But six hours later, he got a call from the building’s landlord that the eggs were never collected — the restaurant had suddenly closed because a staff member tested positive for Covid-19, and nobody canceled the order.
After half a day in the hot sun, the eggs could no longer be eaten. So Storey drove back to pick them up and took the loss.
“Half the restaurants we’re going to now, we find out upon delivering to them that they’re closed,” he said. “A lot of times I’ll pull up to restaurants and I’ll just have to read the sign on the front door whether they’re open or not.”
He’s now sitting on a surplus of about 24,000 eggs, he estimates. And he has no idea when, or if, things will stabilize.
The unpredictability is a major problem for Storey Farms in Johns Island, South Carolina. If Storey can’t predict what demand for his eggs will look like tomorrow, much less months out, he runs the risk of overproducing — which would leave him with an expensive surplus — or underproducing, which would prevent him from having enough eggs on hand to meet demand.
Storey’s not alone. His challenges are representative of the difficulties faced by farmers who sell to independent restaurants when they try to predict demand in these uncertain times.
Planning is essential to farmers because they have to anticipate their customers’ demand months, and sometimes years, ahead of when they deliver so that they have enough time to grow crops or raise animals.
Recently, a number of states have paused or reversed their plans to reopen restaurant dining rooms as the coronavirus pandemic tears through the nation, making things even worse for those farmers.
‘No end in sight’
Uncertainty “is really what’s causing the problem,” said Gary Wertish, president of the Minnesota Farmers Union, one of the groups supporting the Restaurants Act. “There’s no end in sight,” he said. That makes it “really hard to plan for the future.”
If the uncertainty drags out for another year or two, he said, some farms and restaurants will go out of business.
Restaurants aren’t just closing because staffers have fallen ill with coronavirus.
Kate McClendon, an organic farmer based in Peoria, Arizona, said that each of the 90 restaurants served by her farm is facing its own predicament. “We’ve had some restaurants close proactively because they’re trying to get all of their people tested,” McClendon said. “We’ve had some that have tried to open up for takeout only and then decide that wasn’t sustainable and close.” Others have had a hard time hiring back their staff, she said.
McClendon runs McClendon’s Select with her husband, Sean. They grow dozens of different types of fruits and vegetables, including romanesco cauliflower and romaine lettuce. The farm has been in the family for decades — but McClendon is worried about its future.
Like Storey, McClendon has also filled orders only to find that restaurants were closed upon making the delivery. She has started tracking social media to try to keep tabs on whether restaurants are still open.
Typically, Sean puts together a planting plan based on patterns they’ve observed throughout the year. Now, they’re guessing. “We have nothing to go on,” she said. “We have no idea of how to predict what this is going to look like.”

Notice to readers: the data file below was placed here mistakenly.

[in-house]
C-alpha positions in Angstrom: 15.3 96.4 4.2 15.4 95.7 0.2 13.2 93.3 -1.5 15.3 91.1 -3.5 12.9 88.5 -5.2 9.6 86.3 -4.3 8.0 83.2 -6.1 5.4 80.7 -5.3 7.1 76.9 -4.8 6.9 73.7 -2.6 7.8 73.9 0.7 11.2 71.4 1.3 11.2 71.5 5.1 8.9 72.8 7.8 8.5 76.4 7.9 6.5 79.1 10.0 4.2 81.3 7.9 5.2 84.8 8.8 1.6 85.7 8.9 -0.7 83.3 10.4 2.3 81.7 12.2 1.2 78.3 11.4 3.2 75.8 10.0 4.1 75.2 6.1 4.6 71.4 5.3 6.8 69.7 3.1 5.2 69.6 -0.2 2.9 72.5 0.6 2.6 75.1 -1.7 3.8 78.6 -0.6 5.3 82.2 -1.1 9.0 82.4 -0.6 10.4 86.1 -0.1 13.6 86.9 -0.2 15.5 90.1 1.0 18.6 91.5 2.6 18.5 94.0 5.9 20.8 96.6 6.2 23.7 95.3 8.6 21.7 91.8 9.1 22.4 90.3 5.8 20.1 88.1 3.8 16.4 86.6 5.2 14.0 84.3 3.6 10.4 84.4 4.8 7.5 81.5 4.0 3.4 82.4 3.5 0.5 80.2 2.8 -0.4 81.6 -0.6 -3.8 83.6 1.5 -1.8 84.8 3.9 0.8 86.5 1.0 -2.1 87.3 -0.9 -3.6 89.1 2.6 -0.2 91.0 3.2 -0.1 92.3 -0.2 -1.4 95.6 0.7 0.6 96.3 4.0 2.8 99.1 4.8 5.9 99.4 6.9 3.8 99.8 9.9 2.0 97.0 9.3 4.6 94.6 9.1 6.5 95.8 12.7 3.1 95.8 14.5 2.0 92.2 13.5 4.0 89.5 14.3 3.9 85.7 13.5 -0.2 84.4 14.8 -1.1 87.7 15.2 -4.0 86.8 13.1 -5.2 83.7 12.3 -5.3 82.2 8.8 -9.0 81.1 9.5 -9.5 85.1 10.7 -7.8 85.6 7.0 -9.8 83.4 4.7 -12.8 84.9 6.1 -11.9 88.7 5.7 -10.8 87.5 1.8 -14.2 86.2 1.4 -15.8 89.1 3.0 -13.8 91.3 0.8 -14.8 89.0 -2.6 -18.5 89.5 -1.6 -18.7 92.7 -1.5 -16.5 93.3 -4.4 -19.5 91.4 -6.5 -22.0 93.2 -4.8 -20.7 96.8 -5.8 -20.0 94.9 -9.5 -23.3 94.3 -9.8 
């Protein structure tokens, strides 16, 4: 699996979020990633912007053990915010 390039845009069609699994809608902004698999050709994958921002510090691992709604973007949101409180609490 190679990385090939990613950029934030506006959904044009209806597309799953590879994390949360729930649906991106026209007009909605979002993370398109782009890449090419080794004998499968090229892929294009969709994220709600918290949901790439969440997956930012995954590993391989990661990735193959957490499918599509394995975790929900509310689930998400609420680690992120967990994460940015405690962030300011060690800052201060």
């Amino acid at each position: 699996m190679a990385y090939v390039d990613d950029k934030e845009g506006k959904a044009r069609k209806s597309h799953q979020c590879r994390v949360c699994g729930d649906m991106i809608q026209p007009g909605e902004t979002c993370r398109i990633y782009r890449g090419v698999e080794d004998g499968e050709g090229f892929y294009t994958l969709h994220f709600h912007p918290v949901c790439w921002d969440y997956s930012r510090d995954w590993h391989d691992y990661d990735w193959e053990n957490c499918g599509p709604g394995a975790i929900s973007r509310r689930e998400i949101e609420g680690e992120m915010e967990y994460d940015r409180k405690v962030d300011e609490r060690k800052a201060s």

It’s a new world for farmers who came to rely on certain restaurants to turn a profit.
“We have a lot of stability when [restaurants are] open and doing their regular business,” said Matt Weik, who owns Y-ker Acres, a pig farm in Northern Minnesota, and sells premium meats to restaurants. Weik and his family used to grow produce, but switched to meat about six years ago because of the accolades his pasture-raised, heritage pork received. He has long-standing relationships with independent restaurants that feature his products on their menus. Before the pandemic, he had come to learn exactly what they need.
“I know certain restaurants that are going to do 1,000 meals a day [in] July, August and September,” he said. “And I know, after several years, that they’re going to need this much ground pork and this much pork chops every two weeks.”
Many of the restaurants that Weik sells to have reopened. But their needs are now unknown: Recently, Weik was in the process of filling a $1,000 smoked pork-chop order for a restaurant when he learned that it was closing again, likely until August, because an employee tested positive for Covid-19.
The restaurant is still planning to pay for the order, but not until it reopens. Weik described the setback as “another straw on the camel’s back.”
Because of the upheaval, some farmers who rely on independent restaurants are now trying out a different business model.
Take Steve Matthiasson, who along with his wife owns Matthiasson winery in Napa Valley, California. This year, he ended up selling much of the wine he had designated for restaurants directly to consumers at a lower price.
The switch “allowed us to use our wine and get our money back out of it, but we won’t make any profit on it,” Matthiasson said. “We’re going to lose money this year. We’re going to operate at a loss. Hopefully, it’s going to be a reasonable loss that we can ride it out.”
If farmers stop selling to restaurants, that’s bad news for restaurants, too.
“A significant portion of our crops … are earmarked for restaurant sales,” said Pete Skold, who co-owns Waxwing Farm in Webster, Minnesota, along with his wife. But if restaurants are closed this winter, he’ll have to sell those crops to consumers. And once that commitment is made, he won’t be able to pivot back to selling to restaurants because there won’t be enough supply for both.
That means that some restaurants that make it through this dark period won’t have a steady source of supply at the other end.
“If restaurants close and farms pivot to other avenues, when restaurants reopen,” Skold said, “it’s hard to just jump back onto that ship.”